Board and Shareholder Communications

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Open board-shareholder communications are proving to be more essential than ever following the passage of the Dodd-Frank Act, and are expected to be of increasing importance in coming years. A panel convened at the NACD Board Leadership Conference agreed that boards must establish communication lines that are not necessarily more detailed, but rather more effective, in light of regulations such as Reg FD.

Though Broadridge Financial Solutions’ board has not yet been approached with a request from investors to discuss board policies, Corporate Governance Officer MaryEllen Andersen said, the board has developed a plan on how to respond should an investor ask for the right, opting to allow investors to communicate with either the lead director, independent chairman or an independent group of directors, rather than straight with the C-suite.

Stephen M. Davis, a senior fellow at Harvard Law School’s Program on Corporate Governance, noted four major changes he anticipates in board-shareholder communications: the culture of non-compliance becoming obsolete, “say on pay” becoming a catalyst for more open communications, board composition changes through majority rule votes and the rise of shareholders participating through collective actions, including social media. He noted it was a “question of culture” and directors must shift to today’s standards of more open communications.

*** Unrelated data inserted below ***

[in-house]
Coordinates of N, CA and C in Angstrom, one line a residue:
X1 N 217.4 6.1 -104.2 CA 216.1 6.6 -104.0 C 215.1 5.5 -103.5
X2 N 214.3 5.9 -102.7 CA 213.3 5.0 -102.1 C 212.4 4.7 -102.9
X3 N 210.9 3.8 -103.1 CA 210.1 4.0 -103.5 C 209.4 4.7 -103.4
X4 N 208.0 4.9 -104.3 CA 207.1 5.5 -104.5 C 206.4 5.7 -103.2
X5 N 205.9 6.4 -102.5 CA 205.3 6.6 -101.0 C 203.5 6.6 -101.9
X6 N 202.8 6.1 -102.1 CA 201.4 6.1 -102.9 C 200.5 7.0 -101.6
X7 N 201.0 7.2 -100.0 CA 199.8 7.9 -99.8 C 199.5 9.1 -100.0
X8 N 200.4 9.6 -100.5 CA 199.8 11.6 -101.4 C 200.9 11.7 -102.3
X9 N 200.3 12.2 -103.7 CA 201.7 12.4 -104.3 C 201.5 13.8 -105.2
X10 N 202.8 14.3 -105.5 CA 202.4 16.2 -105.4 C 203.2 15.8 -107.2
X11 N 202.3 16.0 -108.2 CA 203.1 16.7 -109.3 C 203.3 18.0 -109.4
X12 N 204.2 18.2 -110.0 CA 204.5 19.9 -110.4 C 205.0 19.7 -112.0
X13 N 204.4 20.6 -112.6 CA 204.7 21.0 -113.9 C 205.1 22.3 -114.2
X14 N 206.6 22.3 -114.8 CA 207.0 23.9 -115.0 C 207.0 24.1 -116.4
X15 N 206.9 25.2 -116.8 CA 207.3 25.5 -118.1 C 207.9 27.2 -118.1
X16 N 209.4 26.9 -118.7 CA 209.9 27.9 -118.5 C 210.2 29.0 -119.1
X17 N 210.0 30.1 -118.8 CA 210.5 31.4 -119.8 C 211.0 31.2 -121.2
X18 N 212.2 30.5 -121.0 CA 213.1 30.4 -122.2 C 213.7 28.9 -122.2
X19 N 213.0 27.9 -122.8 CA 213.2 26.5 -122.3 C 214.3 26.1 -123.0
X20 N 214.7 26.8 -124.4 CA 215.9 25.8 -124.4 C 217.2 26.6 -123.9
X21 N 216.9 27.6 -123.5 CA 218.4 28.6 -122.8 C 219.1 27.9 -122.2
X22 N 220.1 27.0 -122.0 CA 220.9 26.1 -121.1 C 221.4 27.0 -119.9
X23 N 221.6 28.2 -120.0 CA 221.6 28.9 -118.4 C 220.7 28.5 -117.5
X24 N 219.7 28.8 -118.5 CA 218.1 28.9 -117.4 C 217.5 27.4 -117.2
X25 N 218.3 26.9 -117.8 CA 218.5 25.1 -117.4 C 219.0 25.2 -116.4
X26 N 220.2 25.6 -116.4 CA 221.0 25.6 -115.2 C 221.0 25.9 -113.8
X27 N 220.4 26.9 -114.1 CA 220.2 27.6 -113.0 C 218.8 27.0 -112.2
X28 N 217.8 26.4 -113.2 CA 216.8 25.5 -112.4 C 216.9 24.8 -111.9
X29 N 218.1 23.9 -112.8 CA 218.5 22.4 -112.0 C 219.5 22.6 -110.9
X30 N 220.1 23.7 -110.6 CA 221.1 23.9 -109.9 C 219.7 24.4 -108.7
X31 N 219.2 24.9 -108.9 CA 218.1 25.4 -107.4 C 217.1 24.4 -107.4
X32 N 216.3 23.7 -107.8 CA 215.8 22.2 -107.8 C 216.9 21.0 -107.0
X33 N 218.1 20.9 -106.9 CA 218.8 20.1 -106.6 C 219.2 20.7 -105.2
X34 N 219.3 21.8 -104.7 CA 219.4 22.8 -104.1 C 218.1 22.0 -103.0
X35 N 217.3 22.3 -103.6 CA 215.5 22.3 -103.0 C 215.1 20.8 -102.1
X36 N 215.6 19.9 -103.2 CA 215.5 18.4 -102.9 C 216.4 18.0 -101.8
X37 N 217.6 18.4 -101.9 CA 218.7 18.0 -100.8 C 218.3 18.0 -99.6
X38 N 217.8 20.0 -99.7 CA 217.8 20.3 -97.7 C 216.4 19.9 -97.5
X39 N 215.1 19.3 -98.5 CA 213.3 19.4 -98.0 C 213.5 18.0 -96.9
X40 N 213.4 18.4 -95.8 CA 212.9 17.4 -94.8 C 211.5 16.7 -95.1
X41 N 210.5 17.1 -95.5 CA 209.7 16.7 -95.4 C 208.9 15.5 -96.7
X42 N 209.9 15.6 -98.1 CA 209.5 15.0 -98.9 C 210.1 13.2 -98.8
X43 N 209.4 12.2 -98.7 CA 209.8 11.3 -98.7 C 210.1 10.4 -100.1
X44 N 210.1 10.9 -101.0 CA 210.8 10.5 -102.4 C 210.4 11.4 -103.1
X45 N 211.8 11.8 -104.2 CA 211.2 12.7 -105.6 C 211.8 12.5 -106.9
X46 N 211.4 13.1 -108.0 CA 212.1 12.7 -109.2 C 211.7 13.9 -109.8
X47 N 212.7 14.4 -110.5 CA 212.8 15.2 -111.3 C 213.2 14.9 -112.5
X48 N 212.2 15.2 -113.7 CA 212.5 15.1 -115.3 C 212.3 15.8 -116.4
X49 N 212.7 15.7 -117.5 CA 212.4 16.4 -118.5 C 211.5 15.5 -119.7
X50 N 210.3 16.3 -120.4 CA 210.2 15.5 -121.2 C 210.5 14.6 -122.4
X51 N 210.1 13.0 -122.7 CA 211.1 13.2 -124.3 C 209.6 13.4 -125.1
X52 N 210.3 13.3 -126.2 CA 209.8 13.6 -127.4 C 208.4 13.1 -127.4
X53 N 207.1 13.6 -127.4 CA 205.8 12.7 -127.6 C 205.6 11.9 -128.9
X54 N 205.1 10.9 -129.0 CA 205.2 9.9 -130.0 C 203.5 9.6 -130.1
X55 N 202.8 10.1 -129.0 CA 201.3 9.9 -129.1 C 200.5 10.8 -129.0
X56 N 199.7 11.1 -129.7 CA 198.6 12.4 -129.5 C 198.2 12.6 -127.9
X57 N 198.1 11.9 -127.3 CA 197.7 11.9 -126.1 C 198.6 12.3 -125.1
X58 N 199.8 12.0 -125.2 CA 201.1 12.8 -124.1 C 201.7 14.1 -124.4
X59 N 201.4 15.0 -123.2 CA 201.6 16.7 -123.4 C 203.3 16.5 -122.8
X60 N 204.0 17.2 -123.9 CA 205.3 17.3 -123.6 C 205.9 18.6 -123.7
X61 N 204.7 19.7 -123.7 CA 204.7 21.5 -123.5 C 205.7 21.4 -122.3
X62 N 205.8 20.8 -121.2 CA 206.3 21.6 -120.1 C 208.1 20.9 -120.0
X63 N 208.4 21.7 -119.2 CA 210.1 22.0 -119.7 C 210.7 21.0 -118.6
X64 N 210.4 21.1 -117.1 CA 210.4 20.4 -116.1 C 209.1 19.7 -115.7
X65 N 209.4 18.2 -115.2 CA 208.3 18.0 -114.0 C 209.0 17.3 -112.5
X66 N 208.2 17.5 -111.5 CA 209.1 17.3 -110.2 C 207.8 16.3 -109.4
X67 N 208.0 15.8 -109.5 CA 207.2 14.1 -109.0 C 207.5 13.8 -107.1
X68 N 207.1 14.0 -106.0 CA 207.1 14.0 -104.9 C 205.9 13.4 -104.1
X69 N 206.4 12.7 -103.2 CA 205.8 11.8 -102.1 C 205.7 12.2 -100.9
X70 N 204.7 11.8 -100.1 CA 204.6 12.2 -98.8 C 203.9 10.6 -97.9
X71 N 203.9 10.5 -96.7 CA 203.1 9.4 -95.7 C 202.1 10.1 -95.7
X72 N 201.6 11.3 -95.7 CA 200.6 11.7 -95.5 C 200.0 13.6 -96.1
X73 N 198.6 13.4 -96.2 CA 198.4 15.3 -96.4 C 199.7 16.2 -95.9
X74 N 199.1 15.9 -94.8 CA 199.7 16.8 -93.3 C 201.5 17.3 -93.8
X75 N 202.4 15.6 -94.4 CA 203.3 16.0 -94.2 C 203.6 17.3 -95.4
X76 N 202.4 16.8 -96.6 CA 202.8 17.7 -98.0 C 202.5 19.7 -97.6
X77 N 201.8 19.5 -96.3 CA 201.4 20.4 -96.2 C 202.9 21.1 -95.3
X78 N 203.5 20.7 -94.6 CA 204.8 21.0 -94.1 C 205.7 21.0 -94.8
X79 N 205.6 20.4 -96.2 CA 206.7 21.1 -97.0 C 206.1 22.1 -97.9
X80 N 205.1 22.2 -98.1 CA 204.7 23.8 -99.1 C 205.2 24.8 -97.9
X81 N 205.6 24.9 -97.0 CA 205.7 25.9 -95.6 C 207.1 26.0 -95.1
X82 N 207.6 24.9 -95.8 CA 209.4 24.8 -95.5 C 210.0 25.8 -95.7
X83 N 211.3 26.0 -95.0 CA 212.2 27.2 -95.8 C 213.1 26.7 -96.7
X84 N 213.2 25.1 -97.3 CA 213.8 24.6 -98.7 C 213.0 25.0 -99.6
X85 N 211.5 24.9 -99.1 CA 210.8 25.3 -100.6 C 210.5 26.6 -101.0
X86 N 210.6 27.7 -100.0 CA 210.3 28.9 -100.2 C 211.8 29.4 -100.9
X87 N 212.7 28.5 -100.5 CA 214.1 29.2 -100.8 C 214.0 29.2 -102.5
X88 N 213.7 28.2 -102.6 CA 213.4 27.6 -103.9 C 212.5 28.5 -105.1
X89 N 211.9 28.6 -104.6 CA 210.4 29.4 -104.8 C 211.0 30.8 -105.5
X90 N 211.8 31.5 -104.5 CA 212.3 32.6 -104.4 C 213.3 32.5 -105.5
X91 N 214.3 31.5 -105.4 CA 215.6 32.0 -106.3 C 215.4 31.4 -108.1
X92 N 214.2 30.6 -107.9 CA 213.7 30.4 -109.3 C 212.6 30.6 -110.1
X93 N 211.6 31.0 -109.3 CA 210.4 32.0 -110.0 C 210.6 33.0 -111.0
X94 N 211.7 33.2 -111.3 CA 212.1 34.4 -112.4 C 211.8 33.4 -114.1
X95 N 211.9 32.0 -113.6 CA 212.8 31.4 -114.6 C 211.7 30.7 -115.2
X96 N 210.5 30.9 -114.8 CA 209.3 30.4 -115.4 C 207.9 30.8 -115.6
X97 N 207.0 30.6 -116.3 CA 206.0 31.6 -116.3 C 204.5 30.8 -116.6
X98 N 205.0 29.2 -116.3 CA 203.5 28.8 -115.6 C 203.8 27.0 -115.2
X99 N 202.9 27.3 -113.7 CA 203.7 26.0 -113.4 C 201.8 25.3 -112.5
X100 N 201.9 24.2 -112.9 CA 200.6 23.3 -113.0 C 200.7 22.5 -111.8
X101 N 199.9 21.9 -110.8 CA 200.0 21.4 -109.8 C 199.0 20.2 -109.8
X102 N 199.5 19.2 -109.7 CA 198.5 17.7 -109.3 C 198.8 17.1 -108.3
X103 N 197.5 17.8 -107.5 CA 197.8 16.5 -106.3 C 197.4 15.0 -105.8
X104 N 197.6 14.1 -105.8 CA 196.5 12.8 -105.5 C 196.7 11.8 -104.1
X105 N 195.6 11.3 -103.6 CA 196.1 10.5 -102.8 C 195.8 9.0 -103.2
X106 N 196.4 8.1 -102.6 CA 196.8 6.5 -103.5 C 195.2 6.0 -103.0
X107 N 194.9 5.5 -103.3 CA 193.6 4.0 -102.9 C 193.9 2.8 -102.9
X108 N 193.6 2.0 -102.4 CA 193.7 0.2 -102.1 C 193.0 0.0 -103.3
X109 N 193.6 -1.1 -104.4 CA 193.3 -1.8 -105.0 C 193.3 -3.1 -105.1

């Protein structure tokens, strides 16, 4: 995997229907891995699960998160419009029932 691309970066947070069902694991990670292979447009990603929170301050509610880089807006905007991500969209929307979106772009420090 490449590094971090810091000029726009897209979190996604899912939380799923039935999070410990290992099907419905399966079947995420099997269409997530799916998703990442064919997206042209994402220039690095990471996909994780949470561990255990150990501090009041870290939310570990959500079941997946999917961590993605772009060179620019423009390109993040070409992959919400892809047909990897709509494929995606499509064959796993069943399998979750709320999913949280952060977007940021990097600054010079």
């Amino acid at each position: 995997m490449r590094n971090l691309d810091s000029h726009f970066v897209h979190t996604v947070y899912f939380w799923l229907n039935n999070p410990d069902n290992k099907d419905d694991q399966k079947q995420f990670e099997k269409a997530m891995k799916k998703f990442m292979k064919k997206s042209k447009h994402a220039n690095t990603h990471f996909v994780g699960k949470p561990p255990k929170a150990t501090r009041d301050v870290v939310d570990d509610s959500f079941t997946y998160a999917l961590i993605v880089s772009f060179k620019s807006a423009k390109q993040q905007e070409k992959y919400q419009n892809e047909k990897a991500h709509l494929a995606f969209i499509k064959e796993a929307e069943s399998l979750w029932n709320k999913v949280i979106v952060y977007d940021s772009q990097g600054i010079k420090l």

As both an investment management firm and activist investment firm, TIAA-CREF is in a unique situation for evaluating board-shareholder communications standards. “We wear two hats,” CREF Chairman Maceo K. Sloan said, “we have to make sure we’re doing the same things we’re asking them to do. We lay that out very clearly in our policy statements as a vital part of board shareholder communications.”

CamberView Partners Managing Partner Abe Friedman noted the majority of shifts in shareholder communications have occurred in the last couple of years, after Dodd-Frank, and are poised to continue in that trajectory. “As boards we need to become more prepared to engage with investors and communicate in a different way.” He emphasized that dialogues with shareholders must be two-way conduits, using communications to both explain their positions and gain insight on future decisions from investors, not allowing Reg FD to be a barrier.

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